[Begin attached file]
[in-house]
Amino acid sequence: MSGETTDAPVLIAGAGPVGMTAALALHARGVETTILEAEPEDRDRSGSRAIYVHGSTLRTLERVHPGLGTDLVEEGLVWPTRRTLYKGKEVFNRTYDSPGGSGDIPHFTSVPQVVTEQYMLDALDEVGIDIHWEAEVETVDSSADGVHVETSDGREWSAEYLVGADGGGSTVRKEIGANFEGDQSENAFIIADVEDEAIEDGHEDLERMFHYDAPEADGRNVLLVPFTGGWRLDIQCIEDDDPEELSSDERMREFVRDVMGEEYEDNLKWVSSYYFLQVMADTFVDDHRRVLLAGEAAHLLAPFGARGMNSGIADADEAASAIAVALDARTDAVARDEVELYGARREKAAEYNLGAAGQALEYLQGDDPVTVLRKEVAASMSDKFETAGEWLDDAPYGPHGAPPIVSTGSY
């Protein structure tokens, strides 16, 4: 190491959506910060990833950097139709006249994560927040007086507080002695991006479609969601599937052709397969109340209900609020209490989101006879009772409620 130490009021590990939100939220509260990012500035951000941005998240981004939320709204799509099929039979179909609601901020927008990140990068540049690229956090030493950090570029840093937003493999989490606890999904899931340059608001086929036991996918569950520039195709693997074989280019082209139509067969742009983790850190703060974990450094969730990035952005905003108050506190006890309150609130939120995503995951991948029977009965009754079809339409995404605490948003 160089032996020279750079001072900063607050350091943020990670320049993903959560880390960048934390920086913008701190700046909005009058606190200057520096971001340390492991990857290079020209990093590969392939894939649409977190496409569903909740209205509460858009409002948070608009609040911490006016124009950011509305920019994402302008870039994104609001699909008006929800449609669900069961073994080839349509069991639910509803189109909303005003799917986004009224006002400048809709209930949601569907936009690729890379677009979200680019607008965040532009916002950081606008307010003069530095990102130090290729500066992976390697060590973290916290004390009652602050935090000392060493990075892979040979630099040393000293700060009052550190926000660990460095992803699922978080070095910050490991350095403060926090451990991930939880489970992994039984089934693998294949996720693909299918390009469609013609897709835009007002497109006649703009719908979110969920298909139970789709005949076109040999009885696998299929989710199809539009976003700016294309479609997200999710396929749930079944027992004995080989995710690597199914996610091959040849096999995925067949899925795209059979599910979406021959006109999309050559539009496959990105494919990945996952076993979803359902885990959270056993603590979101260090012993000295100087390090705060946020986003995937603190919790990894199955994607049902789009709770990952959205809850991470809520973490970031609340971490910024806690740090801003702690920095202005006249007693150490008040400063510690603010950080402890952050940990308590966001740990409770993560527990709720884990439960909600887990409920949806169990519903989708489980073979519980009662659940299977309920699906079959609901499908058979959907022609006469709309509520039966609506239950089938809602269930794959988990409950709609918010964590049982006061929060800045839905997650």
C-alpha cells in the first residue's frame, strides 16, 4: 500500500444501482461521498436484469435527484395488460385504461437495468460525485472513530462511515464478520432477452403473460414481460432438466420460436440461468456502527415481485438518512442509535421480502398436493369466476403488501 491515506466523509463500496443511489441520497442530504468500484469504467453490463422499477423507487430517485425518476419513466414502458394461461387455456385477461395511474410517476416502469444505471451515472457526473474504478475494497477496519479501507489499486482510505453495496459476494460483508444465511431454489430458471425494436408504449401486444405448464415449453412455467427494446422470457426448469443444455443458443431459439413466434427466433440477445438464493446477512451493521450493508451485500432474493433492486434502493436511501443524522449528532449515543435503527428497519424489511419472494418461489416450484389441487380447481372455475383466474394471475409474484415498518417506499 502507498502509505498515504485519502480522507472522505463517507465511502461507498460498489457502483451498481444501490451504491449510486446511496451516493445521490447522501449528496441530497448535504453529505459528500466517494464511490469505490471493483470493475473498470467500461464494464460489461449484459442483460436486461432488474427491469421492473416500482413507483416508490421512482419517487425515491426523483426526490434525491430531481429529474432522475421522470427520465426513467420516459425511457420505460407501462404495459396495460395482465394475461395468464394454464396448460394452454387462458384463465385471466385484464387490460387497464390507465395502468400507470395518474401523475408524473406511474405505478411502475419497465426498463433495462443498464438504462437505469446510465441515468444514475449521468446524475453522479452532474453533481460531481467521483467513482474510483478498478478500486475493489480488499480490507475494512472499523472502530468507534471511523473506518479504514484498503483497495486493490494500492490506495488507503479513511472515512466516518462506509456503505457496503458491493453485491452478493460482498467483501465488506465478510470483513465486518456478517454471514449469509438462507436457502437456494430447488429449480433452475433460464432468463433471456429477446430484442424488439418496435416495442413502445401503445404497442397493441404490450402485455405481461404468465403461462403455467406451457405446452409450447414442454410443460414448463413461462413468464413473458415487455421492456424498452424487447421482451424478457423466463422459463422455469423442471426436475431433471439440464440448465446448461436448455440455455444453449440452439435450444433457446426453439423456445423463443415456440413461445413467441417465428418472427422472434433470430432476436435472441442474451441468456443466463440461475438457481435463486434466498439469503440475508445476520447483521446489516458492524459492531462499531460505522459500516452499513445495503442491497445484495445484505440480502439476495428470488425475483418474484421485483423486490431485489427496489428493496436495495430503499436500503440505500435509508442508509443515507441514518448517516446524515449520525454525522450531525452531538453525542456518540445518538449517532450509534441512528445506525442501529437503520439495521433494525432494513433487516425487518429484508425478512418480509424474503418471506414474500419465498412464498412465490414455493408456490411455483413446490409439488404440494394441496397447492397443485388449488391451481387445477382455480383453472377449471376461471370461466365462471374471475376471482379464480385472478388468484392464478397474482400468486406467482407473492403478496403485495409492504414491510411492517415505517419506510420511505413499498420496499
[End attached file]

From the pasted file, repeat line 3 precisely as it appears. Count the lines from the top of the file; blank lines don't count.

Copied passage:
């Protein structure tokens, strides 16, 4: 190491959506910060990833950097139709006249994560927040007086507080002695991006479609969601599937052709397969109340209900609020209490989101006879009772409620 130490009021590990939100939220509260990012500035951000941005998240981004939320709204799509099929039979179909609601901020927008990140990068540049690229956090030493950090570029840093937003493999989490606890999904899931340059608001086929036991996918569950520039195709693997074989280019082209139509067969742009983790850190703060974990450094969730990035952005905003108050506190006890309150609130939120995503995951991948029977009965009754079809339409995404605490948003 160089032996020279750079001072900063607050350091943020990670320049993903959560880390960048934390920086913008701190700046909005009058606190200057520096971001340390492991990857290079020209990093590969392939894939649409977190496409569903909740209205509460858009409002948070608009609040911490006016124009950011509305920019994402302008870039994104609001699909008006929800449609669900069961073994080839349509069991639910509803189109909303005003799917986004009224006002400048809709209930949601569907936009690729890379677009979200680019607008965040532009916002950081606008307010003069530095990102130090290729500066992976390697060590973290916290004390009652602050935090000392060493990075892979040979630099040393000293700060009052550190926000660990460095992803699922978080070095910050490991350095403060926090451990991930939880489970992994039984089934693998294949996720693909299918390009469609013609897709835009007002497109006649703009719908979110969920298909139970789709005949076109040999009885696998299929989710199809539009976003700016294309479609997200999710396929749930079944027992004995080989995710690597199914996610091959040849096999995925067949899925795209059979599910979406021959006109999309050559539009496959990105494919990945996952076993979803359902885990959270056993603590979101260090012993000295100087390090705060946020986003995937603190919790990894199955994607049902789009709770990952959205809850991470809520973490970031609340971490910024806690740090801003702690920095202005006249007693150490008040400063510690603010950080402890952050940990308590966001740990409770993560527990709720884990439960909600887990409920949806169990519903989708489980073979519980009662659940299977309920699906079959609901499908058979959907022609006469709309509520039966609506239950089938809602269930794959988990409950709609918010964590049982006061929060800045839905997650």